Audi alteram partem

Two year anniversary of August War 2008, by Irakli Khintba

Abkhazia's situation is more complex than some Western policymakers seem to realise

Irakli Khintba

IISS - The International Institute for Strategic Studies | Caucasus Security Insight

The recognition of Abkhazia as an independent state has not resolved the Georgian-Abkhazian conflict, even if some are under the illusion that it has. Segments of Abkhazian society are confident that, under a Russian military umbrella, all problems with Georgia have disappeared. They see no link between the prospects for Abkhazia's further international recognition and its normalisation of relations with Georgia.

At the same time, the official Georgian line denies the existence of a Georgian–Abkhazian ethno-political conflict. Instead, the source of the conflict is considered to be an external element – the conflict between Russia and Georgia – in which Abkhazia is viewed as Russia's puppet.

In both instances, there is no real vision for a proper settlement (or transformation) of the conflict, or for defining the future basis for a regional security order.

Meanwhile, Western actions tend to ignore the status quo after the August 2008 war, which has dramatically changed the situation in the region. The US has decided to choose a policy of 'strategic patience,' which in essence means preserving the status quo and avoiding any radical moves in its South Caucasus policy.  

This policy is based on the following strategic calculus: Wait until Georgia becomes economically prosperous, with high living standards, and the Abkhazians finally realise the threat to their ethnic and political identity coming from Moscow. Under these circumstances, the West assumes, the Abkhazians themselves will gravitate towards Georgia, attracted by the benefits of Western civilisation it could offer them.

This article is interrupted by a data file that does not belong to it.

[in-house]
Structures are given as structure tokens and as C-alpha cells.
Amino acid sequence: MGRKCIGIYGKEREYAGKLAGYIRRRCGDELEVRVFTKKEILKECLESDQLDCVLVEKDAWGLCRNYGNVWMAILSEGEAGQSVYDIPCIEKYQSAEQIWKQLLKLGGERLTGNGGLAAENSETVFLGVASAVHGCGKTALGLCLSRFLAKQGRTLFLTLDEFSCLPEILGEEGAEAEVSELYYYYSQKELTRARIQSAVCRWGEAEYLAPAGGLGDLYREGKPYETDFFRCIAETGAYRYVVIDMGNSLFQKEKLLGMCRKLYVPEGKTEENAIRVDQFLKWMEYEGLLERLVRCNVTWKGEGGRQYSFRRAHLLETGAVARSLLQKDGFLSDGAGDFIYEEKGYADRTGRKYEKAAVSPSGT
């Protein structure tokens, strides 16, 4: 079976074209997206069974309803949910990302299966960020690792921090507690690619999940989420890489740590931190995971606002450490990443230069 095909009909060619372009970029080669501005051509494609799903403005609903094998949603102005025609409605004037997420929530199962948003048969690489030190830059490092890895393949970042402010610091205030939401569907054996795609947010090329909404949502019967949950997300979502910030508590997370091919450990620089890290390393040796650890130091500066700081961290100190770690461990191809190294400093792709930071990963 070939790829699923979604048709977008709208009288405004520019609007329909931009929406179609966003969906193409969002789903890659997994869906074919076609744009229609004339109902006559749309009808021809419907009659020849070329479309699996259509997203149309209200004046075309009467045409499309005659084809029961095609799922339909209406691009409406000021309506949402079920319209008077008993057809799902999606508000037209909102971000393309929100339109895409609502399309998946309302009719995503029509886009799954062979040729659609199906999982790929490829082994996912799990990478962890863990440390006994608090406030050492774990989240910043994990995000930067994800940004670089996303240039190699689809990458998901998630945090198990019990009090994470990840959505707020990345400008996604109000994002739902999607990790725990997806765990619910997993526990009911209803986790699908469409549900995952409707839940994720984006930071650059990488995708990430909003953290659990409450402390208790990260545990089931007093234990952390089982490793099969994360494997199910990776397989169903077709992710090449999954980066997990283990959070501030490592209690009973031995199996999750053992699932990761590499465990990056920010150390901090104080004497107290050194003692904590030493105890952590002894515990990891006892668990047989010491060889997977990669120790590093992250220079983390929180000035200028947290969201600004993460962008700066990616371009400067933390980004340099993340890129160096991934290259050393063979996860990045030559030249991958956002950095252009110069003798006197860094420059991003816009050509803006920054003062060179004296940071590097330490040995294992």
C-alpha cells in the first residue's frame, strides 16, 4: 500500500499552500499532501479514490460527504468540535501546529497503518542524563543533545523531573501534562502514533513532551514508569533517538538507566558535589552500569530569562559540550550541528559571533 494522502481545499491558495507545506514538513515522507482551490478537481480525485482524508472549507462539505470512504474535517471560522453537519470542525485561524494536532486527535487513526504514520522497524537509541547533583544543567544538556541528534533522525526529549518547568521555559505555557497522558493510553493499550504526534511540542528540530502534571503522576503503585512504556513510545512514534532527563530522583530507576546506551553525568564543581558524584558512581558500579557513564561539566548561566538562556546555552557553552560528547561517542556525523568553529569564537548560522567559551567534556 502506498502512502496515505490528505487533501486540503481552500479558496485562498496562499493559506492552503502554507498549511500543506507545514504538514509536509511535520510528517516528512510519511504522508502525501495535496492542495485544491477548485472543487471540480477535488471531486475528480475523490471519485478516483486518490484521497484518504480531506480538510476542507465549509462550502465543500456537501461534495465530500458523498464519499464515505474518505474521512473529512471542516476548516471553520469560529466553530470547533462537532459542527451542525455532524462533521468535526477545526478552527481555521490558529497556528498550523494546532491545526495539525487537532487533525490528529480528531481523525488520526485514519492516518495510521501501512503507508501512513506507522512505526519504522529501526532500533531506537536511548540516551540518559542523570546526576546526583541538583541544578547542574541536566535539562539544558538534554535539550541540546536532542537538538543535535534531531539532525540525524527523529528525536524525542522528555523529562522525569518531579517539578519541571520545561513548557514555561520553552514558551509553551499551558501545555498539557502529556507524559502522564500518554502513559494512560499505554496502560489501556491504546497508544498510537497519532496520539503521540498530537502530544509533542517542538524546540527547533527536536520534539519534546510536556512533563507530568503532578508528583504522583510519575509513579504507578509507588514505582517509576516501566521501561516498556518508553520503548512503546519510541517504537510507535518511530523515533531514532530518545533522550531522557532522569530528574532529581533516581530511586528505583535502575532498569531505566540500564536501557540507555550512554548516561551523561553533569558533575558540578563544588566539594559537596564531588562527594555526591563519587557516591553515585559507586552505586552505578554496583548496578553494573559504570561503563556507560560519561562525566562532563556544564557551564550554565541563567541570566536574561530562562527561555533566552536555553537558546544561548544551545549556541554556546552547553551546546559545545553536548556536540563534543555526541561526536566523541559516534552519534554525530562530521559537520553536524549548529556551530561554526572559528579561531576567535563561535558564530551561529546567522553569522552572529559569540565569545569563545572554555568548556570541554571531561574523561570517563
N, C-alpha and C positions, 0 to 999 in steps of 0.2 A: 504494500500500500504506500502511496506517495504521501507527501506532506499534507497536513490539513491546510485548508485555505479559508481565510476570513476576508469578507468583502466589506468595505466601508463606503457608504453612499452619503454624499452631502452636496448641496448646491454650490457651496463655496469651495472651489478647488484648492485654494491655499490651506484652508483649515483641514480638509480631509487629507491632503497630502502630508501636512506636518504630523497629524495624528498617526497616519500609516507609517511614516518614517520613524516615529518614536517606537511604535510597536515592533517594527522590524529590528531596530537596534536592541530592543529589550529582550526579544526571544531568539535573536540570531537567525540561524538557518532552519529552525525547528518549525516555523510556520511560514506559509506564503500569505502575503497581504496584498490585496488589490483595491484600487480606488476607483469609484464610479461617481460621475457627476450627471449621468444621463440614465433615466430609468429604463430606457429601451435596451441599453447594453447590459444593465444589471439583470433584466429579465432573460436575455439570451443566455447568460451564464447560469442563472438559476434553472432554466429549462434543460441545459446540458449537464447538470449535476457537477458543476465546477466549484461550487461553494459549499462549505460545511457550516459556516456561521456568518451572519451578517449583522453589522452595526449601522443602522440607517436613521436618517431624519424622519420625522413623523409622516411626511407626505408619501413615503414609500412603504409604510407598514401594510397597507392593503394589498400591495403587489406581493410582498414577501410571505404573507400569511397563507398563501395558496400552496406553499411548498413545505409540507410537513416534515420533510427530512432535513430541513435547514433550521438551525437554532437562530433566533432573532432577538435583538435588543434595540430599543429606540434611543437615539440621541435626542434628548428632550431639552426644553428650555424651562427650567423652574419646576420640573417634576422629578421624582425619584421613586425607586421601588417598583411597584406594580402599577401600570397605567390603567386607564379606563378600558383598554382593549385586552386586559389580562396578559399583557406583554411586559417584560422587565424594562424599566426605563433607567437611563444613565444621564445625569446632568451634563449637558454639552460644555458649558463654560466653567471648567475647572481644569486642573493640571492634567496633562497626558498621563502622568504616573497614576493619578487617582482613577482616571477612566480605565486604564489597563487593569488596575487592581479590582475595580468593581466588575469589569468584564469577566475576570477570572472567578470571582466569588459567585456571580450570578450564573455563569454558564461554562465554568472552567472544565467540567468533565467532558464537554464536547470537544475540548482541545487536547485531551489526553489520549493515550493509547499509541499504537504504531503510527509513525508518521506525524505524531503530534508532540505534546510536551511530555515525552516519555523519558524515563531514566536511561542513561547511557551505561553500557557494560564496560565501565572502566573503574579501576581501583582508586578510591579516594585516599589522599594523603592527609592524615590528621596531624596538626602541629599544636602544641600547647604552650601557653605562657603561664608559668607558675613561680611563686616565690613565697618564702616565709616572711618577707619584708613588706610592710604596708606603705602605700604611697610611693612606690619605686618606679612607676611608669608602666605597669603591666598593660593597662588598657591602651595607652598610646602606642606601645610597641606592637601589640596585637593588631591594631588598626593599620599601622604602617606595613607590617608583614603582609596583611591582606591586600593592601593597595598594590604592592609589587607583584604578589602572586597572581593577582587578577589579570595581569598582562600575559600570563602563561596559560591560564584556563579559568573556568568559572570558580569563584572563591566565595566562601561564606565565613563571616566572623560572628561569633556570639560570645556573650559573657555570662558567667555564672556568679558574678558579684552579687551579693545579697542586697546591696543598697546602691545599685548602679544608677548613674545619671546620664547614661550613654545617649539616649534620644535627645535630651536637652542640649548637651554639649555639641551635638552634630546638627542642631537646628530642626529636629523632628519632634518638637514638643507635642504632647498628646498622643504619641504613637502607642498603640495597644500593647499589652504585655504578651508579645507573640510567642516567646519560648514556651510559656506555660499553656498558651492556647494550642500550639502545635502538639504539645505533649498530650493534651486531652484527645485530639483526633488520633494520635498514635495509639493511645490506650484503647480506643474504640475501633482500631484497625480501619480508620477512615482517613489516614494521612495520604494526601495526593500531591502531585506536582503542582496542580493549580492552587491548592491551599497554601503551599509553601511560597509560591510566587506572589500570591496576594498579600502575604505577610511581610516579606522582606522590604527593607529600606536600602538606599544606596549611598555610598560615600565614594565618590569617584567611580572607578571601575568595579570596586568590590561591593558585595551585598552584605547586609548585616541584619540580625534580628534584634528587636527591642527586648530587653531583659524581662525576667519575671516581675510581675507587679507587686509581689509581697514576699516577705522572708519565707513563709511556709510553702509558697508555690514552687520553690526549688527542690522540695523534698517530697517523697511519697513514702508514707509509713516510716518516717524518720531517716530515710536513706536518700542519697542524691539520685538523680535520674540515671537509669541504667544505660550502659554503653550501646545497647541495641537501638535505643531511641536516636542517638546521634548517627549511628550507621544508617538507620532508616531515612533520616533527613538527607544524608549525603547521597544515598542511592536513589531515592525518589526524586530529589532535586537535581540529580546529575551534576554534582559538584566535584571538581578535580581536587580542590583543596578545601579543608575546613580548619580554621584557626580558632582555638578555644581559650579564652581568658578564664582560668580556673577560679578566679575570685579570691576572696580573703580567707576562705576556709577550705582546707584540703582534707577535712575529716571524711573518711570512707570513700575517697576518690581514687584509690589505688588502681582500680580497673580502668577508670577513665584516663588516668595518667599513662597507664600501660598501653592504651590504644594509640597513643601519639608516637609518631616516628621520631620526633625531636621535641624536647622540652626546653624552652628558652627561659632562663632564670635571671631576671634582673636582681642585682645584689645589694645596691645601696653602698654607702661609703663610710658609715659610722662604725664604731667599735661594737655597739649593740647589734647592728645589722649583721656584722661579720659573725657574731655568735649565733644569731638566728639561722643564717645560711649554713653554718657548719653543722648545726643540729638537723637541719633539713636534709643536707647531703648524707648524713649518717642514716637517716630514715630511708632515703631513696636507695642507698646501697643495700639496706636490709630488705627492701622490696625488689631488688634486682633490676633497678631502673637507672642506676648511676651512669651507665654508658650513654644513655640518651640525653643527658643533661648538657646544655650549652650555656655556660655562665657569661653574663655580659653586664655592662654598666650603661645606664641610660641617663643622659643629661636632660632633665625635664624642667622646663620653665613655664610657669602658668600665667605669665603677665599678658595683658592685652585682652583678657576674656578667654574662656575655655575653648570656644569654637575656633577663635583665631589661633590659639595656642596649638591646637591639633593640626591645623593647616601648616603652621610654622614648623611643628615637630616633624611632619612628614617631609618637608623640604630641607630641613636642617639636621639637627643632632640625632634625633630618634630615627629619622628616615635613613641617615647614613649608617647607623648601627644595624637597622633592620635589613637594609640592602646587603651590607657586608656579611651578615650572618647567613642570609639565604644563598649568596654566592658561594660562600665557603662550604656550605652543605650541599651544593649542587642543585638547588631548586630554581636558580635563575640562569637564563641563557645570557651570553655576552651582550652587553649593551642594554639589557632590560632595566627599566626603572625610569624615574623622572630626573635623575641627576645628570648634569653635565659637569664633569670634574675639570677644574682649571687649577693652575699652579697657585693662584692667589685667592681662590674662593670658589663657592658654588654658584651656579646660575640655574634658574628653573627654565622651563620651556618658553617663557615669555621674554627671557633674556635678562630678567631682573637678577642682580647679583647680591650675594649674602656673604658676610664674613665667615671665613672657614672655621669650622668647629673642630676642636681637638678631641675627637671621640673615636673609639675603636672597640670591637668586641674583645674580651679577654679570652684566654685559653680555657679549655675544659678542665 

The problem with such an assumption is obvious. It is based on a conceptual misunderstanding of the nature of the Georgian–Abkhazian conflict (as a conflict with an ethnic dimension). It is also ignorant of public discourse in Abkhazia regarding relations with Russia. Strife for independence is unarguable, but if anything, Abkhazia would sooner become a part of Russia than accommodate itself to returning to Georgia.   

The European Union continues to apply the same ineffective approaches towards the Georgian–Abkhazian conflict that it used prior to 2008. The EU does not appreciate the fact that it can neither strengthen its role in the region nor solve the conflict there by constantly declaring its commitment to Georgia's territorial integrity.  

Admittedly, over the past year the EU's Special Representative for the South Caucasus has indicated a possible reversal of this strategy as far as Abkhazia is concerned, under an engagement without recognition strategy. However, the implementation of the strategy has stalled because of insufficient political will and the inflexibility of the EU decision-making process.  

Today, there are two ways of ensuring both the transformation of the Georgian–Abkhazian conflict and a significant role for both the EU and US in strengthening regional security. They are:

  • The signing of a non-use of force agreement between Georgia and Abkhazia. Such an agreement could help lay the foundation for a legal framework to re-establish an international presence in Abkhazia. This is particularly important considering the June 2009 termination of the mandate of the UN mission there. Unfortunately, Georgia refuses to sign such a document with Abkhazia, insisting instead on signing a Russian–Georgian document.
  • Taking all acceptable steps to lift Abkhazia's isolation. To pre-empt the implementation of a European policy of engagement without recognition, the Georgian government has adopted a strategy of engagement through cooperation. However, the wording in the Georgian policy document replaces the concept of 'lifting the isolation' with one of 'de-occupation' and seeks to encourage Abkhazians to engage with Georgia without the involvement of the Abkhaz authorities. The Abkhazians have said they find such an approach unacceptable, so any US or EU support for this Georgian strategy would lead to the further isolation of Abkhazia and increase its dependence from Russia. Does this benefit Western interests? Hardly. Therefore, in developing its future strategy towards Abkhazia, the West should abandon strict legalistic frameworks – i.e. adopt a neutral position towards Abkhazia's political status – and try to cooperate with Abkhazia directly, rather than though Tbilisi.